Sleep is regulated by two body systems: sleep/wake homeostasis and the circadian biological clock. When we have been awake for a long period of time, sleep/wake homeostasis tells us that a need for sleep is accumulating and that it is time to sleep. The internal circadian biological clocks regulate the timing of periods of sleepiness and wakefulness throughout the day. This biological clock is controlled by a part of the brain called the Suprachiasmatic Nucleus (SCN), a group of cells in the hypothalamus that respond to light and dark signals. Disruptions to these systems can cause difficulties with sleep, like insomnia.
Learn more, visit the Sleep Foundation website.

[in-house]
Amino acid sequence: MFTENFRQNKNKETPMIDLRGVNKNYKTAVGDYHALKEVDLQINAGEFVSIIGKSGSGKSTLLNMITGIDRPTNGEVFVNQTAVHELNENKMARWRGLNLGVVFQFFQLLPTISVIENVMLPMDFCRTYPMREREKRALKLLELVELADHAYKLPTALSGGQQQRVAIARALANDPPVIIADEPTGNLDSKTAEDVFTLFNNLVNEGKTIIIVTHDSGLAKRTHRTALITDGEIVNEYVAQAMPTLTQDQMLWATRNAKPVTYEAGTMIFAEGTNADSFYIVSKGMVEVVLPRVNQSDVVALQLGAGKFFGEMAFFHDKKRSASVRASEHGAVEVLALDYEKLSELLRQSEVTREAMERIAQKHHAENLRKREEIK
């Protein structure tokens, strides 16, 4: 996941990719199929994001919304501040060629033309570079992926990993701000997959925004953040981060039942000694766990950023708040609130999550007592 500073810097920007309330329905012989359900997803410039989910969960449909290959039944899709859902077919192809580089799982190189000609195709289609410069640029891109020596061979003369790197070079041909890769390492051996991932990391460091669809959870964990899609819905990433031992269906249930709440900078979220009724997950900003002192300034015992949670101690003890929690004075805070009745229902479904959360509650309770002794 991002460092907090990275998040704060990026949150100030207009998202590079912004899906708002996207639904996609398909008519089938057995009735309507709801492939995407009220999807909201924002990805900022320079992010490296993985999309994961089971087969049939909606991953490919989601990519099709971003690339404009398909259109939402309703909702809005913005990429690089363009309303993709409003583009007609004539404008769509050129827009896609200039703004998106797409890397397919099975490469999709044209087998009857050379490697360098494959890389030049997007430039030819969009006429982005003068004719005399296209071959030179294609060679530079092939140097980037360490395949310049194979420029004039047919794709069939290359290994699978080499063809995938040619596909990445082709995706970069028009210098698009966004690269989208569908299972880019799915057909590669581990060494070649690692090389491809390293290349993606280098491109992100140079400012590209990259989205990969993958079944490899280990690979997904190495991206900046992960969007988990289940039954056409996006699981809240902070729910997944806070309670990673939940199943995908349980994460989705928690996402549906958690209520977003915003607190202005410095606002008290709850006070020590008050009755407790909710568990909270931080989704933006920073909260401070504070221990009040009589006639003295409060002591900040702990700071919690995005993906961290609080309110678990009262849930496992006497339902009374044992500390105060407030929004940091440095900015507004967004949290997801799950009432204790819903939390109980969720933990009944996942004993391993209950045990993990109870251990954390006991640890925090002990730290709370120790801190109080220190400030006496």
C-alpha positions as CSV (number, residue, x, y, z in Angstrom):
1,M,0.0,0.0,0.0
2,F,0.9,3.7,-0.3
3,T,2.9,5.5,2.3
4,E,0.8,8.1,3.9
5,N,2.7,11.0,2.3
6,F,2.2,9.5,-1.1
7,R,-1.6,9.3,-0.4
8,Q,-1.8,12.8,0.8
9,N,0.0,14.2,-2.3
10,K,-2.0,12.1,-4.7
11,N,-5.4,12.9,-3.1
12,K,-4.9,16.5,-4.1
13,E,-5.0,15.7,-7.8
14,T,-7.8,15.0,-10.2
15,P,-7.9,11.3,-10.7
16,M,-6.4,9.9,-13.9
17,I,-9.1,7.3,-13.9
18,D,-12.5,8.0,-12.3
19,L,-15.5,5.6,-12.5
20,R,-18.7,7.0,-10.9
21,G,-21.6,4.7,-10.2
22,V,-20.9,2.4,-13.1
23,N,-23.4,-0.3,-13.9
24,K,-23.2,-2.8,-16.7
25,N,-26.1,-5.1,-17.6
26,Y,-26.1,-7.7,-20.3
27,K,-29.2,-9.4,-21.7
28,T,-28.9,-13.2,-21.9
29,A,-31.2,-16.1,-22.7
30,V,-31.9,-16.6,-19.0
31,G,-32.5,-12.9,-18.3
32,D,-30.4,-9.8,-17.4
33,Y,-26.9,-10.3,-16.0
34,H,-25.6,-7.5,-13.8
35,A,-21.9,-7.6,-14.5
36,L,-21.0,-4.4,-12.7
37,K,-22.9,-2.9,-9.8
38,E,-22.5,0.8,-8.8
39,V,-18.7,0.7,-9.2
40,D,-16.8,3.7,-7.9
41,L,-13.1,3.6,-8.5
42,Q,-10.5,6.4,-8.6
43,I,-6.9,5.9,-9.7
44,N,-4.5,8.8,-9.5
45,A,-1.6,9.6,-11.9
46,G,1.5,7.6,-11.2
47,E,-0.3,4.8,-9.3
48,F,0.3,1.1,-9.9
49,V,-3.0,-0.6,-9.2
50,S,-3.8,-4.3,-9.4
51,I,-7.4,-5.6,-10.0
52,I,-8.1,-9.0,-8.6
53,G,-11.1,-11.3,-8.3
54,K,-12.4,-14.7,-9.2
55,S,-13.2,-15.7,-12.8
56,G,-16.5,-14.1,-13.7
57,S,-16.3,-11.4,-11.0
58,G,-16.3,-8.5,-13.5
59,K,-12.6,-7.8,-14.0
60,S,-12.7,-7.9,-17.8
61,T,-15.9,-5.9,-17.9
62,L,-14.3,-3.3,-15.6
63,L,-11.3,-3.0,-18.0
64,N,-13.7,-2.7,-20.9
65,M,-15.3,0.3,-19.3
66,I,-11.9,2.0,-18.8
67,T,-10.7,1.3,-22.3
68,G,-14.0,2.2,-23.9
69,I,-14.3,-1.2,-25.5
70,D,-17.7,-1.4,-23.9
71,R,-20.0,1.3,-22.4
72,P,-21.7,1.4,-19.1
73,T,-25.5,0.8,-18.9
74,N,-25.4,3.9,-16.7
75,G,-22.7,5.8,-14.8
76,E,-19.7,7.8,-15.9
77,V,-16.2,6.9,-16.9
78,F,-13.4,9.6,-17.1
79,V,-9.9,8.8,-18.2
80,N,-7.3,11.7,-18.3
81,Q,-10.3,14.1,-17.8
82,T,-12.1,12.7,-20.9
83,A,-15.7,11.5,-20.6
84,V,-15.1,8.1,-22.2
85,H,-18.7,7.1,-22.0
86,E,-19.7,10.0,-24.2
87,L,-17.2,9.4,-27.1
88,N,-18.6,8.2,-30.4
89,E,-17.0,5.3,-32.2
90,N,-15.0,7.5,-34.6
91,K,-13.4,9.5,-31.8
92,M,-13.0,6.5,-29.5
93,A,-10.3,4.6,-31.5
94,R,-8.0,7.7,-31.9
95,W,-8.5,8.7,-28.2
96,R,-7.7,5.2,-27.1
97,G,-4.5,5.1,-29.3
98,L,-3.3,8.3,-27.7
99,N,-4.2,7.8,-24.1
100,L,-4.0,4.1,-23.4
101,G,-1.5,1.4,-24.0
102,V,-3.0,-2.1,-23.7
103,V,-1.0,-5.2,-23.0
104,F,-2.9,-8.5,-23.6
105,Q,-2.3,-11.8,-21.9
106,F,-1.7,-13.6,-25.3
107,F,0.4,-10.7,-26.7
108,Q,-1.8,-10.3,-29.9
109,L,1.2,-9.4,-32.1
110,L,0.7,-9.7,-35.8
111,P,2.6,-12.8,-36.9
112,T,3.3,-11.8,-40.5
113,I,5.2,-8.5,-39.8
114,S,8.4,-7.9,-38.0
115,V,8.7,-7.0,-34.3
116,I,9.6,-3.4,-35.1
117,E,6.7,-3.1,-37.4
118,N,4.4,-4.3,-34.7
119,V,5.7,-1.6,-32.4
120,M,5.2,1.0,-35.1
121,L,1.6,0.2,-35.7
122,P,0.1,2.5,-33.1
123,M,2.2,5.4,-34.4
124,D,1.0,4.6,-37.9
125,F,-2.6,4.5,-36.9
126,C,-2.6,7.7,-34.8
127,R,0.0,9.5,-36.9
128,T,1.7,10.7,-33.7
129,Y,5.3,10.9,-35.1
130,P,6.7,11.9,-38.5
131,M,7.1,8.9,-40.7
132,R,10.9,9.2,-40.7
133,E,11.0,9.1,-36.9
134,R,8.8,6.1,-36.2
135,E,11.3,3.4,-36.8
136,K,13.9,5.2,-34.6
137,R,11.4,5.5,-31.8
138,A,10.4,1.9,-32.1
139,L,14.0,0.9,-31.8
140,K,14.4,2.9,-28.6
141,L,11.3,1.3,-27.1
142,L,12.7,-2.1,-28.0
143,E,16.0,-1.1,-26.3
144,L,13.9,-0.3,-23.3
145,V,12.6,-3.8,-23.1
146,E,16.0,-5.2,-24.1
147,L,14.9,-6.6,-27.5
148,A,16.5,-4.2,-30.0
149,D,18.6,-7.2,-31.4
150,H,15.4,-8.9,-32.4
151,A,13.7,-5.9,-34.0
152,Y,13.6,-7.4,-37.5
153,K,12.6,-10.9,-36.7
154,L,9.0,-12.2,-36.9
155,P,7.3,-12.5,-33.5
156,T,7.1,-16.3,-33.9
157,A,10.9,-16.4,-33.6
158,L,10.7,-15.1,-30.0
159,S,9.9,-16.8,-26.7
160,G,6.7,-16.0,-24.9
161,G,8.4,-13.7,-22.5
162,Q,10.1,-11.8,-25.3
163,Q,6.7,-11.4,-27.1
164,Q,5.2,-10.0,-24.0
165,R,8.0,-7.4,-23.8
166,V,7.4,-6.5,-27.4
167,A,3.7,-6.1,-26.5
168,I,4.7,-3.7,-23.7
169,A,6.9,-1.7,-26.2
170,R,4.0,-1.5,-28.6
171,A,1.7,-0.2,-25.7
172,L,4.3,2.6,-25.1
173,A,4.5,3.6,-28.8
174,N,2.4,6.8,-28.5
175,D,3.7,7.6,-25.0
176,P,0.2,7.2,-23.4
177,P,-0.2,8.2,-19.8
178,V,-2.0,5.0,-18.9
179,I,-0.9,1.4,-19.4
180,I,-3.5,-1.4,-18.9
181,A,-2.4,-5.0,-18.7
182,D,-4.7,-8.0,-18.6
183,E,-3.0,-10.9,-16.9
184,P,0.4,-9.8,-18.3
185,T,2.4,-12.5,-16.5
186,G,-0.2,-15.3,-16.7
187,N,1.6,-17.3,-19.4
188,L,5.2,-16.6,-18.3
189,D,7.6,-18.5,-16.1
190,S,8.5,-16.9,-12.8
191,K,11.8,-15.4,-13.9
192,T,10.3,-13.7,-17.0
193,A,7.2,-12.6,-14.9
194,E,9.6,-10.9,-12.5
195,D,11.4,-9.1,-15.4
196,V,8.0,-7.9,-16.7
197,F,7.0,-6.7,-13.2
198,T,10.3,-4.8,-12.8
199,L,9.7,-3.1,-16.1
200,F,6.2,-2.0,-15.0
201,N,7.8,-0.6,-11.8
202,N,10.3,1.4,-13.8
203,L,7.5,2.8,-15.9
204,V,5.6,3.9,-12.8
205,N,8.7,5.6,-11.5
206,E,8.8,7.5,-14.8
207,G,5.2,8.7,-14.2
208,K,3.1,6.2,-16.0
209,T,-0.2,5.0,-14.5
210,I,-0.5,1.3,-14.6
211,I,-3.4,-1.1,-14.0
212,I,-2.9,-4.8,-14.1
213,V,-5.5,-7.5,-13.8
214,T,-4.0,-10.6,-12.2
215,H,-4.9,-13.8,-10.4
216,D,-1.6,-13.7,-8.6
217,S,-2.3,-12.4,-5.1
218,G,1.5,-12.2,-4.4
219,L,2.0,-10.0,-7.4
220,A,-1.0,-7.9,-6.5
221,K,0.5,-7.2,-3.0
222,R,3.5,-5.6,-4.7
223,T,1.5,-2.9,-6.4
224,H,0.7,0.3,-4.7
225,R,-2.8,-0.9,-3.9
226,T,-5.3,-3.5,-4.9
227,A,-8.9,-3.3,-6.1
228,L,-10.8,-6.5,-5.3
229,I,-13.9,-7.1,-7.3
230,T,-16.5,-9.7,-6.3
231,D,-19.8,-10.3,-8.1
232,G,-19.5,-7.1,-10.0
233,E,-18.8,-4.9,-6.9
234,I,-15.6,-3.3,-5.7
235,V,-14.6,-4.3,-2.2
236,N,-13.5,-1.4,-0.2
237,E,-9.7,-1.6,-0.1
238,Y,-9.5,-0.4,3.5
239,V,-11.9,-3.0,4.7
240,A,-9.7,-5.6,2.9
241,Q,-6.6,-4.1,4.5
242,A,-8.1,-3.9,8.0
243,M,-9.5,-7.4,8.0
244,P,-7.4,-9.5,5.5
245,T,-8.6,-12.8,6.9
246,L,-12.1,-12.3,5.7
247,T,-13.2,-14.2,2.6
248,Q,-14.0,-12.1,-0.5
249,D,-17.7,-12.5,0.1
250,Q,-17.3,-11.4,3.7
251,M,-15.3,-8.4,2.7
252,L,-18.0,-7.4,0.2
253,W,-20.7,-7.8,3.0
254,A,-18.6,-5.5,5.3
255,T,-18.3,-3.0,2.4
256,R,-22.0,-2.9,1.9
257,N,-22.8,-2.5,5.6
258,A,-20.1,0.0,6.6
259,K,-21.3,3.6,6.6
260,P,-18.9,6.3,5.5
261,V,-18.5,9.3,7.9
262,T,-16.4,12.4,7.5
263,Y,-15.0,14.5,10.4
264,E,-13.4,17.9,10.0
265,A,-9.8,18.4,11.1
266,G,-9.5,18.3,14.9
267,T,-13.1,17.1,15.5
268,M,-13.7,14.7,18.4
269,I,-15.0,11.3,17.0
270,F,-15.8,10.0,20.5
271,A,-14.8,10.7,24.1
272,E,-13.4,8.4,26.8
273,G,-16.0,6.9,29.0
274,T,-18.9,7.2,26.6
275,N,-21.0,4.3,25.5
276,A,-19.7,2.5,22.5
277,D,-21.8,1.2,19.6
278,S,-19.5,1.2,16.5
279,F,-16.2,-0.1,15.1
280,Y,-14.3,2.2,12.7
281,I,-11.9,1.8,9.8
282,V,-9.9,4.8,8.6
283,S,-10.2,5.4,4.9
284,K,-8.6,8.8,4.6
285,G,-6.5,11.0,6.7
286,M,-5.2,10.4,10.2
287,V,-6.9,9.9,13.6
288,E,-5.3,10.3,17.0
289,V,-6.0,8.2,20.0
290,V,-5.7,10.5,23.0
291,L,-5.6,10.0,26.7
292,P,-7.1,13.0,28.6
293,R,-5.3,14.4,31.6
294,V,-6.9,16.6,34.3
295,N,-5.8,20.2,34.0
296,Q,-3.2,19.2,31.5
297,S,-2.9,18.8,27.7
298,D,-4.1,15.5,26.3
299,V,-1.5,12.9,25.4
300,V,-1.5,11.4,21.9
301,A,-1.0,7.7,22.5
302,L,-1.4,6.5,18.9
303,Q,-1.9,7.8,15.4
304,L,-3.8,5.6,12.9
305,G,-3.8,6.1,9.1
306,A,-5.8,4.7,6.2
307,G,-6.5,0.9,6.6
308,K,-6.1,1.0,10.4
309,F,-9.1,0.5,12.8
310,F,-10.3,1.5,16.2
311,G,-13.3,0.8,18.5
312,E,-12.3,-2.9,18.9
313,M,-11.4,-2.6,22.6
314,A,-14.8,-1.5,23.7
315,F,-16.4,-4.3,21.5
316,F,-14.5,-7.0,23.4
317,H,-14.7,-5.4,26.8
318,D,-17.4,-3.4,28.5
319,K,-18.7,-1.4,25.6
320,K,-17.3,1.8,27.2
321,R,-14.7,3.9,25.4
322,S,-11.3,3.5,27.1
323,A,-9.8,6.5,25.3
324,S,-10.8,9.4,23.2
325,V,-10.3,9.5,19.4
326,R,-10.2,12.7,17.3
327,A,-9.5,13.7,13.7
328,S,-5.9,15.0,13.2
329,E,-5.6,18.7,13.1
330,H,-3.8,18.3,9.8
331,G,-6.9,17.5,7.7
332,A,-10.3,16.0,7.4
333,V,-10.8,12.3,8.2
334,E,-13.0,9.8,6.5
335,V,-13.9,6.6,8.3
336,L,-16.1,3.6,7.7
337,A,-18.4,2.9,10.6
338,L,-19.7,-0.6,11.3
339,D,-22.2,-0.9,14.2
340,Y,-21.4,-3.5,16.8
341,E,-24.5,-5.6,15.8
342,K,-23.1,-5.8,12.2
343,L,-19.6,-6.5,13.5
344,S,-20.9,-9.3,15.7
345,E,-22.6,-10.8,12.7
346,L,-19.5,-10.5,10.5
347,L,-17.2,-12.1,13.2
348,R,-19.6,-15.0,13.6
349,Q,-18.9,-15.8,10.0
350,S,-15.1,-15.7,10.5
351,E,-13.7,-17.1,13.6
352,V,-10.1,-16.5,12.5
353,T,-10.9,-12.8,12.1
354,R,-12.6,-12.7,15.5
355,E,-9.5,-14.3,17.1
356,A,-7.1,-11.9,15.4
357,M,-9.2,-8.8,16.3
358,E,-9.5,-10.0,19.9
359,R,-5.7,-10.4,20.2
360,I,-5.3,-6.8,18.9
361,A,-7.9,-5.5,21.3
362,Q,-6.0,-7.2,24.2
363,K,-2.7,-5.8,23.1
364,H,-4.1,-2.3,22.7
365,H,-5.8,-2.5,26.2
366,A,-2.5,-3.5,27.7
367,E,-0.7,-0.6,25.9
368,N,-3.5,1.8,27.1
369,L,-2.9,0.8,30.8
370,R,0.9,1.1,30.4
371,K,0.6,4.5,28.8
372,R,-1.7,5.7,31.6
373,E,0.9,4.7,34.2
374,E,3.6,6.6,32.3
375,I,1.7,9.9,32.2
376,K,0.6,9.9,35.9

Is the movie 50 First Dates realistic? Amnesia in movies is often problematic. There are two types of amnesia: anterograde and retrograde. In retrograde amnesia, people lose some memories from their past, but are still able to form new memories. Anterograde amnesia is the opposite: past memories are intact but patients are unable to lay down new memories. This is the kind of amnesia depicted in 50 First Dates. However, anterograde amnesia doesn’t “reset” every night like in this film. Rather, events are forgotten as soon as they leave working memory, or as soon as the brain stops actively working on the information. In practice, this means forgetting will occur every few minutes. The movie would have been very different if it portrayed true anterograde amnesia!
Ancient Egyptians removed organs and saved them in jars when a person died. However, the brain was thought to be unimportant, so it was just thrown away! Still, the ancient Egyptians wrote some of the oldest surviving medical texts about the brain, including specific cases of brain injury.
Learn more here.